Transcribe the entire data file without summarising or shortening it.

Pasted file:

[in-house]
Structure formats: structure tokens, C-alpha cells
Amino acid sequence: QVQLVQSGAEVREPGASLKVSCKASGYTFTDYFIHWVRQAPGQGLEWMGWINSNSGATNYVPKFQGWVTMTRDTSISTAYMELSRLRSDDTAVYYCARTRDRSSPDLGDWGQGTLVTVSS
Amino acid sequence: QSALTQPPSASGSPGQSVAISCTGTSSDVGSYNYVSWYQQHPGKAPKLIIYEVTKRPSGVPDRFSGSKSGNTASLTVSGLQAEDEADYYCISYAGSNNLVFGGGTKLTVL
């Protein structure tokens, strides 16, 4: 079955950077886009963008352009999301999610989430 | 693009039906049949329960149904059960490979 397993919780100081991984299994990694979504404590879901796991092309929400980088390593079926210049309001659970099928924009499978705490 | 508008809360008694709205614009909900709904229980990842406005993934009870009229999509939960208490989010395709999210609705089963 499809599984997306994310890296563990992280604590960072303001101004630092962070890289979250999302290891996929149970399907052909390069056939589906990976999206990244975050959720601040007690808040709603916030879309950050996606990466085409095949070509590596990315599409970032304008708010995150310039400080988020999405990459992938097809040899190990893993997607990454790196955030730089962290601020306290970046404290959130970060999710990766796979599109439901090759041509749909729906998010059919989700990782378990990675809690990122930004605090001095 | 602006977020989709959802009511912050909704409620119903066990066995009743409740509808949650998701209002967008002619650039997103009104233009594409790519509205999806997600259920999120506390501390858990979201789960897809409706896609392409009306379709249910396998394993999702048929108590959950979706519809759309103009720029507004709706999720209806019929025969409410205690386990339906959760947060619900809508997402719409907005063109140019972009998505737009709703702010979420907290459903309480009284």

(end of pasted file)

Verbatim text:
[in-house]
Structure formats: structure tokens, C-alpha cells
Amino acid sequence: QVQLVQSGAEVREPGASLKVSCKASGYTFTDYFIHWVRQAPGQGLEWMGWINSNSGATNYVPKFQGWVTMTRDTSISTAYMELSRLRSDDTAVYYCARTRDRSSPDLGDWGQGTLVTVSS
Amino acid sequence: QSALTQPPSASGSPGQSVAISCTGTSSDVGSYNYVSWYQQHPGKAPKLIIYEVTKRPSGVPDRFSGSKSGNTASLTVSGLQAEDEADYYCISYAGSNNLVFGGGTKLTVL
């Protein structure tokens, strides 16, 4: 079955950077886009963008352009999301999610989430 | 693009039906049949329960149904059960490979 397993919780100081991984299994990694979504404590879901796991092309929400980088390593079926210049309001659970099928924009499978705490 | 508008809360008694709205614009909900709904229980990842406005993934009870009229999509939960208490989010395709999210609705089963 499809599984997306994310890296563990992280604590960072303001101004630092962070890289979250999302290891996929149970399907052909390069056939589906990976999206990244975050959720601040007690808040709603916030879309950050996606990466085409095949070509590596990315599409970032304008708010995150310039400080988020999405990459992938097809040899190990893993997607990454790196955030730089962290601020306290970046404290959130970060999710990766796979599109439901090759041509749909729906998010059919989700990782378990990675809690990122930004605090001095 | 602006977020989709959802009511912050909704409620119903066990066995009743409740509808949650998701209002967008002619650039997103009104233009594409790519509205999806997600259920999120506390501390858990979201789960897809409706896609392409009306379709249910396998394993999702048929108590959950979706519809759309103009720029507004709706999720209806019929025969409410205690386990339906959760947060619900809508997402719409907005063109140019972009998505737009709703702010979420907290459903309480009284």